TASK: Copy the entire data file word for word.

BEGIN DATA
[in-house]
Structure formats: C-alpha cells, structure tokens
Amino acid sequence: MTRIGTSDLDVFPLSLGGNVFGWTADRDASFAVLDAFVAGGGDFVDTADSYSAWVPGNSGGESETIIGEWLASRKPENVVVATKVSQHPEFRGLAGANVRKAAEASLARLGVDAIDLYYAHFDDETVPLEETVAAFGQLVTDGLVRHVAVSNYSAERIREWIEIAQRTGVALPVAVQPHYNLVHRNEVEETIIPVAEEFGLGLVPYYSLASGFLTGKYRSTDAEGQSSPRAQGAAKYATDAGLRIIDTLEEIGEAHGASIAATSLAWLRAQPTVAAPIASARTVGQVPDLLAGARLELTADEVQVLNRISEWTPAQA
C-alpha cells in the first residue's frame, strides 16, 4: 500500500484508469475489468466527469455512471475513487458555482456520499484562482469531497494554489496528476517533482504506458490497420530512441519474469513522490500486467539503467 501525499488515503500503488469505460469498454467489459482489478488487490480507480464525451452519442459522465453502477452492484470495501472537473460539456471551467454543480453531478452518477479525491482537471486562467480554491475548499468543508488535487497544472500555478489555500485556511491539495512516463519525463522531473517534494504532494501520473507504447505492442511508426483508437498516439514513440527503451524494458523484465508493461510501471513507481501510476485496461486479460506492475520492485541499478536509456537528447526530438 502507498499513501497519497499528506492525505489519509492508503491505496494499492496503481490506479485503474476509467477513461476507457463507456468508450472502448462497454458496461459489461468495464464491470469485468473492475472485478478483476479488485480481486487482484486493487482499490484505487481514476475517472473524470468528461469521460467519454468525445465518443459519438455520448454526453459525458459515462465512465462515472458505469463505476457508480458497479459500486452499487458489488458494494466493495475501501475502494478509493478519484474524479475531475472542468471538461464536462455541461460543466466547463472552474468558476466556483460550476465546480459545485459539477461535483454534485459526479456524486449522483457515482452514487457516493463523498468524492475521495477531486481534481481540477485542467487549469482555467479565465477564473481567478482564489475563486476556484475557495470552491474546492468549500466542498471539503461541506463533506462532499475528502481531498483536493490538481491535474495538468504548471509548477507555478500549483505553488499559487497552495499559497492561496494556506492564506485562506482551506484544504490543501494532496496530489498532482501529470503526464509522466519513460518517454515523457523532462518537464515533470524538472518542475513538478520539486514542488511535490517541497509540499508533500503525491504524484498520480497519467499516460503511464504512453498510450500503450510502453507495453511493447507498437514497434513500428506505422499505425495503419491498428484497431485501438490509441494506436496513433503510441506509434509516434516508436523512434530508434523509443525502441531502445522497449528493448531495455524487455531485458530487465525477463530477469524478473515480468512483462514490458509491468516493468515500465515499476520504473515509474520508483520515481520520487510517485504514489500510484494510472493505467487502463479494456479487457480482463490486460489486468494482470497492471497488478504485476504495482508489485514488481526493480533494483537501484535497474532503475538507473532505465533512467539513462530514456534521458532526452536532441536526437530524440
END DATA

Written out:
[in-house]
Structure formats: C-alpha cells, structure tokens
Amino acid sequence: MTRIGTSDLDVFPLSLGGNVFGWTADRDASFAVLDAFVAGGGDFVDTADSYSAWVPGNSGGESETIIGEWLASRKPENVVVATKVSQHPEFRGLAGANVRKAAEASLARLGVDAIDLYYAHFDDETVPLEETVAAFGQLVTDGLVRHVAVSNYSAERIREWIEIAQRTGVALPVAVQPHYNLVHRNEVEETIIPVAEEFGLGLVPYYSLASGFLTGKYRSTDAEGQSSPRAQGAAKYATDAGLRIIDTLEEIGEAHGASIAATSLAWLRAQPTVAAPIASARTVGQVPDLLAGARLELTADEVQVLNRISEWTPAQA
C-alpha cells in the first residue's frame, strides 16, 4: 500500500484508469475489468466527469455512471475513487458555482456520499484562482469531497494554489496528476517533482504506458490497420530512441519474469513522490500486467539503467 501525499488515503500503488469505460469498454467489459482489478488487490480507480464525451452519442459522465453502477452492484470495501472537473460539456471551467454543480453531478452518477479525491482537471486562467480554491475548499468543508488535487497544472500555478489555500485556511491539495512516463519525463522531473517534494504532494501520473507504447505492442511508426483508437498516439514513440527503451524494458523484465508493461510501471513507481501510476485496461486479460506492475520492485541499478536509456537528447526530438 502507498499513501497519497499528506492525505489519509492508503491505496494499492496503481490506479485503474476509467477513461476507457463507456468508450472502448462497454458496461459489461468495464464491470469485468473492475472485478478483476479488485480481486487482484486493487482499490484505487481514476475517472473524470468528461469521460467519454468525445465518443459519438455520448454526453459525458459515462465512465462515472458505469463505476457508480458497479459500486452499487458489488458494494466493495475501501475502494478509493478519484474524479475531475472542468471538461464536462455541461460543466466547463472552474468558476466556483460550476465546480459545485459539477461535483454534485459526479456524486449522483457515482452514487457516493463523498468524492475521495477531486481534481481540477485542467487549469482555467479565465477564473481567478482564489475563486476556484475557495470552491474546492468549500466542498471539503461541506463533506462532499475528502481531498483536493490538481491535474495538468504548471509548477507555478500549483505553488499559487497552495499559497492561496494556506492564506485562506482551506484544504490543501494532496496530489498532482501529470503526464509522466519513460518517454515523457523532462518537464515533470524538472518542475513538478520539486514542488511535490517541497509540499508533500503525491504524484498520480497519467499516460503511464504512453498510450500503450510502453507495453511493447507498437514497434513500428506505422499505425495503419491498428484497431485501438490509441494506436496513433503510441506509434509516434516508436523512434530508434523509443525502441531502445522497449528493448531495455524487455531485458530487465525477463530477469524478473515480468512483462514490458509491468516493468515500465515499476520504473515509474520508483520515481520520487510517485504514489500510484494510472493505467487502463479494456479487457480482463490486460489486468494482470497492471497488478504485476504495482508489485514488481526493480533494483537501484535497474532503475538507473532505465533512467539513462530514456534521458532526452536532441536526437530524440